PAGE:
"Smelling" when DNA are folding would have immense implications in detecting severe illnesses, such as breast cancer. This would provide proper care and treatment even at the onset of the disease.

In the study, "Selective discrimination and classification of G-quadruplex structures with a host-guest sensing array," published in Nature Chemistry, chemists at the University of California - Riverside developed what they described as a "chemical nose" which could "sense" changes in the DNA structure, particularly the folding of the DNA sequence.

Positive, Negative Effect of DNA Folding

While such folding could have a positive effect, such as preventing a gene from having a potential to promote tumors that would lead to cancer, there is likewise a negative effect. This could also possibly prevent production of viral proteins and this would affect immune response, according to UCR chemistry professor and study author Wenwan Zhong in a Phys.Org article.

Having this dual effect would need immediate detection to analyze how such DNA folds could make an impact. To achieve this, scientists modified a concept previously applied to sense such things as chemical components in wine.

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Chemicals in this system could be designed to find any specific molecule. This "nose" however could not spot DNA. Because of this, researchers added non-standard components to allow this nose to sense its target.

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"Chemical Nose" has Multiple Receptors to Detect DNA Folds

Humans would smell scents as they inhale air that contains odor molecules that stick to multiple receptors inside the nose. UCL organic chemistry professor Richard Hooley, whose team developed this chemical nose said that the system is similar since it has multiple receptors that interact with the DNA folds being searched.

This chemical nose is made of host molecules, fluorescent guest molecules, and DNA, which is the system's target, a Science Daily article said. When folds are present, the fluorescent guest glows, notifying scientists of its existence.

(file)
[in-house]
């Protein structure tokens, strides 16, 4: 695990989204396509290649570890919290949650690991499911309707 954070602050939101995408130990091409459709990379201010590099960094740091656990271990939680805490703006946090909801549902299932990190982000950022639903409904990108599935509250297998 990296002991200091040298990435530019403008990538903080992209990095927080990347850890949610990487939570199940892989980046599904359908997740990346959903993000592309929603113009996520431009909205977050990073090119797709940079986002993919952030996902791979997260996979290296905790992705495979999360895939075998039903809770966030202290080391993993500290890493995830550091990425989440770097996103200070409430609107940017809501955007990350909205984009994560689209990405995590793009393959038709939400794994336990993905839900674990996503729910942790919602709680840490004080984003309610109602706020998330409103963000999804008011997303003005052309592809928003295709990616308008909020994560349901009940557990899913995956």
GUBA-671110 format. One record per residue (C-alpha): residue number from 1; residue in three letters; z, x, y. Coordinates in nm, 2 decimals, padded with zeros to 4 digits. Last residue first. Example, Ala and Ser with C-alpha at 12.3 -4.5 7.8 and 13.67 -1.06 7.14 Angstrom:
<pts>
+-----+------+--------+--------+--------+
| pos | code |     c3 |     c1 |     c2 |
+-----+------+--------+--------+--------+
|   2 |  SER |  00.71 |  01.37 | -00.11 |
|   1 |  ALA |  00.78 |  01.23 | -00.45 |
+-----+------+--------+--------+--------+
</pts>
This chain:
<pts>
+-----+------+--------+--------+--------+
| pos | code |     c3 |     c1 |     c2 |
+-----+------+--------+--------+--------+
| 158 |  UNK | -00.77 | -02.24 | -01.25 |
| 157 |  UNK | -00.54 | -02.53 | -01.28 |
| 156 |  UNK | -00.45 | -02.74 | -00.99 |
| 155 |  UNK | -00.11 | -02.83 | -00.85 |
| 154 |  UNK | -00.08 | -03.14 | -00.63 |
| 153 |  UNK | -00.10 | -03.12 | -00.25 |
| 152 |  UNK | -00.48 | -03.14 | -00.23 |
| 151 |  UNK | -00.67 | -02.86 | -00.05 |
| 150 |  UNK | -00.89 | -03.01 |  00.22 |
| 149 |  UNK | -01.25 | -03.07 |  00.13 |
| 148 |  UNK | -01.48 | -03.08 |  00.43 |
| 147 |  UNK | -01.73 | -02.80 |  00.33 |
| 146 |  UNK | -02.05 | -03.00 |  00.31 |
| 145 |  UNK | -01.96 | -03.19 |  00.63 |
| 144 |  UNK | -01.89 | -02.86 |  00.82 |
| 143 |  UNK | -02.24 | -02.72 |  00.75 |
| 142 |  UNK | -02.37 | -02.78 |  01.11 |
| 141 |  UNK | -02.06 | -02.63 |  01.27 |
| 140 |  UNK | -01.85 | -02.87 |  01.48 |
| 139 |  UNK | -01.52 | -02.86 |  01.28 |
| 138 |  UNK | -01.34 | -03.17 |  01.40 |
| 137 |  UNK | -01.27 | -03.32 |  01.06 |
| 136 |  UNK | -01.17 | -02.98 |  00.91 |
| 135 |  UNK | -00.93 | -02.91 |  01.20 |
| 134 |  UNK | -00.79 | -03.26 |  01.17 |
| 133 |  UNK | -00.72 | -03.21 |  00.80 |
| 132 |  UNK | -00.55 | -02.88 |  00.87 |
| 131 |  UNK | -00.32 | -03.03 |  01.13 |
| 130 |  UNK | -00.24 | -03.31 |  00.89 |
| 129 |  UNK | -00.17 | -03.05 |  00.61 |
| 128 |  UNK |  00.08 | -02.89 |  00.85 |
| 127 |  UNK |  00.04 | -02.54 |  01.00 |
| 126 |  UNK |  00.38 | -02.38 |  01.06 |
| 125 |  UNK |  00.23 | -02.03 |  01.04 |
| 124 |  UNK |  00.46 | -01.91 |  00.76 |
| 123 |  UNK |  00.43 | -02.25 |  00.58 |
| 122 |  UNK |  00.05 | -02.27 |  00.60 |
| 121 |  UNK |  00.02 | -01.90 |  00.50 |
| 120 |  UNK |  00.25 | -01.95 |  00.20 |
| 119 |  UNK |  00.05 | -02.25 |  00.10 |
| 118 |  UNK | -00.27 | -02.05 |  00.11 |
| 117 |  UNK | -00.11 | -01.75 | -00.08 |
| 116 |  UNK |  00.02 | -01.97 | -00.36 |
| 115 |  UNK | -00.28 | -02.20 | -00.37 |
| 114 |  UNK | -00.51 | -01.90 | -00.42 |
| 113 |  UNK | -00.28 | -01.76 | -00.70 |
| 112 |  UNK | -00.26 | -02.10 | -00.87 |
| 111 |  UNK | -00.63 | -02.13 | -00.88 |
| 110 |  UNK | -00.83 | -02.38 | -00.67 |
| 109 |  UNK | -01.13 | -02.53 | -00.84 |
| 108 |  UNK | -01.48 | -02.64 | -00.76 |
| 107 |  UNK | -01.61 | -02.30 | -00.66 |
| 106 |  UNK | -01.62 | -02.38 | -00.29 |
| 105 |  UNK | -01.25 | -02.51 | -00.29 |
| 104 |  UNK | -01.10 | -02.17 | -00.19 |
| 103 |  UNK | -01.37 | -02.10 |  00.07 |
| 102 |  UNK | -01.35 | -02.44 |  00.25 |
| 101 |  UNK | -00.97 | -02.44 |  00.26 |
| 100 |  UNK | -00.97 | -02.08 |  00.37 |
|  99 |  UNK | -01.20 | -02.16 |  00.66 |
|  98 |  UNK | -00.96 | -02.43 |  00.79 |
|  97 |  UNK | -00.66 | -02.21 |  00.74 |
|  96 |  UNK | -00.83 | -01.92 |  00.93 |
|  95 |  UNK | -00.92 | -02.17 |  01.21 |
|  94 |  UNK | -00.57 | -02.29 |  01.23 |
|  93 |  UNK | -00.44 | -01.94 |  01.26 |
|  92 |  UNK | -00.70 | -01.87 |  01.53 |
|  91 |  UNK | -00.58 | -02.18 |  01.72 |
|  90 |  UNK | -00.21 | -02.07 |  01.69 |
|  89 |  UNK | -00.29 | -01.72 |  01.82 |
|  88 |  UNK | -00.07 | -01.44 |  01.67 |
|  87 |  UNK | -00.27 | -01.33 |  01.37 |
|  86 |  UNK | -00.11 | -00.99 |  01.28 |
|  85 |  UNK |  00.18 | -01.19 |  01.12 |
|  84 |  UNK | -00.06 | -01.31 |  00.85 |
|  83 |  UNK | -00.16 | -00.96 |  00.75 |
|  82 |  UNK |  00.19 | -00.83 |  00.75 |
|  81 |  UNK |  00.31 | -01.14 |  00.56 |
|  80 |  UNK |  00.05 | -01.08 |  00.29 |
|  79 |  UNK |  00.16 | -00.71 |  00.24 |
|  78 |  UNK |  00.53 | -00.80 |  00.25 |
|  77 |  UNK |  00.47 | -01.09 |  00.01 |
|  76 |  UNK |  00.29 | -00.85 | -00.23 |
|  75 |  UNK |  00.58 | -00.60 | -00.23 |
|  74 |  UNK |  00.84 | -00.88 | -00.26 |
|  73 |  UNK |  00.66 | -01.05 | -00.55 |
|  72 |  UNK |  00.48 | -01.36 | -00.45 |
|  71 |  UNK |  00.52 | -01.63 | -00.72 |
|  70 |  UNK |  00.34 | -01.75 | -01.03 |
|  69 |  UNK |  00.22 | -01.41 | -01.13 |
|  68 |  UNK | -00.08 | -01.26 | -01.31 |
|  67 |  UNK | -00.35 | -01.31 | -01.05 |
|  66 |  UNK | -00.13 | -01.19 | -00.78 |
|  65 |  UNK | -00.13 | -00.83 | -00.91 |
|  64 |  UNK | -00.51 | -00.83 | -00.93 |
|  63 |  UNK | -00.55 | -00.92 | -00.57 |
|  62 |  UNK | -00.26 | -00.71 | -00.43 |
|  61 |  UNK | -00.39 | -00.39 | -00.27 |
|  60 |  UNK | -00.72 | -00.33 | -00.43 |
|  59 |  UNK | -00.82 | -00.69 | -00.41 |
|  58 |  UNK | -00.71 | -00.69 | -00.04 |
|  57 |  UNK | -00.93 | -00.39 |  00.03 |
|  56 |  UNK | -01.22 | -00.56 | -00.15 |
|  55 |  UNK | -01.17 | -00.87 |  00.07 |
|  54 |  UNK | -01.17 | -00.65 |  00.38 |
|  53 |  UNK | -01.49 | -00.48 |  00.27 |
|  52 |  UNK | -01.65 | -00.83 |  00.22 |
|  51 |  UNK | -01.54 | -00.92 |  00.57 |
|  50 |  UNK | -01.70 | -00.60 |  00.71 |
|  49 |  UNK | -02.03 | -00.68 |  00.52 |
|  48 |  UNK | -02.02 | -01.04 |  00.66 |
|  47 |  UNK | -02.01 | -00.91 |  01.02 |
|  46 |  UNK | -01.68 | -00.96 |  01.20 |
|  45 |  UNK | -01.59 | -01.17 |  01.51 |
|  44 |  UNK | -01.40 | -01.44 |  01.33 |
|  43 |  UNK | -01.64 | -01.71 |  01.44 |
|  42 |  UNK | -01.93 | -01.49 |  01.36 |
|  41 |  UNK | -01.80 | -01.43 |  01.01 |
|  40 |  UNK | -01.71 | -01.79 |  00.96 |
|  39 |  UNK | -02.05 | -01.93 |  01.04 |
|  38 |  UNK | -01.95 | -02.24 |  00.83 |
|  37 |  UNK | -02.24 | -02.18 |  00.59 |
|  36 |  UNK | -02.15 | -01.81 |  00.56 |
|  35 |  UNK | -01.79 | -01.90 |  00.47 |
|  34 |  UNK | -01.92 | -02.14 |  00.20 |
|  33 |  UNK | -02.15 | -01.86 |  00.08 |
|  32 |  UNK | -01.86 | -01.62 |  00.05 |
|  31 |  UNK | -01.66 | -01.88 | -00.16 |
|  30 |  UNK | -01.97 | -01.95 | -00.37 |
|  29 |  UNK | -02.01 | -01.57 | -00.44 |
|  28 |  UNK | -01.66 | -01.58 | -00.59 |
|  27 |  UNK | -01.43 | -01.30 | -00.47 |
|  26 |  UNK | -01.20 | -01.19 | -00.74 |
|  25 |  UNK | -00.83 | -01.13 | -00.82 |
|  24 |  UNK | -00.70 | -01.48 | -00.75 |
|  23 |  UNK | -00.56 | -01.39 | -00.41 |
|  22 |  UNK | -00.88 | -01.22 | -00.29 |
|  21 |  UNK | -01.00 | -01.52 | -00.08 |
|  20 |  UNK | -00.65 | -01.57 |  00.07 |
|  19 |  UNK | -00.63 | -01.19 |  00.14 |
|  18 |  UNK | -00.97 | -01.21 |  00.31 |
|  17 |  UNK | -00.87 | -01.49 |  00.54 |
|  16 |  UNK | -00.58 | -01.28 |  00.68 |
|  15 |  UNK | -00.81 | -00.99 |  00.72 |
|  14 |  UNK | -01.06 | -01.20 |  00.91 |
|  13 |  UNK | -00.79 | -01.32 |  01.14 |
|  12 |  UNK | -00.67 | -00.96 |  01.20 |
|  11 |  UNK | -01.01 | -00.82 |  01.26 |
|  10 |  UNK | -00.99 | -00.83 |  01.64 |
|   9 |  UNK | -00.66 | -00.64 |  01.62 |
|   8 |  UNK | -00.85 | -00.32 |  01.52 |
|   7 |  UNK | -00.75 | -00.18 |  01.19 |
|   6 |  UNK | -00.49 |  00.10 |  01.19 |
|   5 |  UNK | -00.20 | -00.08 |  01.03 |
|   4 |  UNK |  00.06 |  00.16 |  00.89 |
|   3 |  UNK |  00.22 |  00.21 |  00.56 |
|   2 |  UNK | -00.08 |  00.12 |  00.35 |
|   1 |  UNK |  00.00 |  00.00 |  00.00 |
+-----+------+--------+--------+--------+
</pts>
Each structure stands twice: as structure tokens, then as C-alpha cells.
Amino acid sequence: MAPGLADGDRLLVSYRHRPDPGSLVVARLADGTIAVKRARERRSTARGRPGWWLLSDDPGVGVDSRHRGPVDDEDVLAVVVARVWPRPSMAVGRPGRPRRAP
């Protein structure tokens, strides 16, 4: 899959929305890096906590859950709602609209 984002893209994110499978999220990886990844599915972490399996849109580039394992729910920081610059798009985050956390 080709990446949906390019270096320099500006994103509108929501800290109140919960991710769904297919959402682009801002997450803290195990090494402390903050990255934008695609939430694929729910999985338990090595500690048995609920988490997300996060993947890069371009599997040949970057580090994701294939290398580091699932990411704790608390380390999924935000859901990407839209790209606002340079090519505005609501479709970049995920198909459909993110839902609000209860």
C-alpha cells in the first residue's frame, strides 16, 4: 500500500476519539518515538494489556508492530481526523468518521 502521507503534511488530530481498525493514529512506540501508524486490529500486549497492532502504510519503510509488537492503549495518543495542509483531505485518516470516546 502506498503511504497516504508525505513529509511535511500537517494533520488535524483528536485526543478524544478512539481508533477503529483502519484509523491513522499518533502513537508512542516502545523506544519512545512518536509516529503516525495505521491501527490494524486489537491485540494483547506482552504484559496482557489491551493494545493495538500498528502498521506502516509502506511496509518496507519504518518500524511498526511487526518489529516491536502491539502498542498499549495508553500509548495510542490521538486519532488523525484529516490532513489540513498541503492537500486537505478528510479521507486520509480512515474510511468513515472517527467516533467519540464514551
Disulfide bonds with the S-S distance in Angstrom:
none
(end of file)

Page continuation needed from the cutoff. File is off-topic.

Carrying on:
DNA is composed of the nuclei acids cytosine, thymine, guanine, and adenine. These acids normally form a double helix akin to a ladder. Guanin-rich parts would at times fold in an unusual manner, forming a G-quadruplex.

Areas of the genome that create these quadruplexes are tremendously complex, but researchers found out that such folds regulate gene expression, which maintains the good health of cells.

Successfully Spotting a G-quadruplex Fold

In this experiment, researchers sought to present that they could spot a certain type of quadruplex that is made of four guanines. And they succeeded, with researchers using their accomplishments to try to understand other three-dimensional DNA structures.

These researchers will also try to see how forces that destroy DNA would impact the way they fold. In addition, they would also focus on RNA folding because RNA does crucial functions as well. RNA, Zhong further said, is even more complex than DNA and has been a challenge to analyze, but understanding the structure of RNA would greatly benefit disease research.

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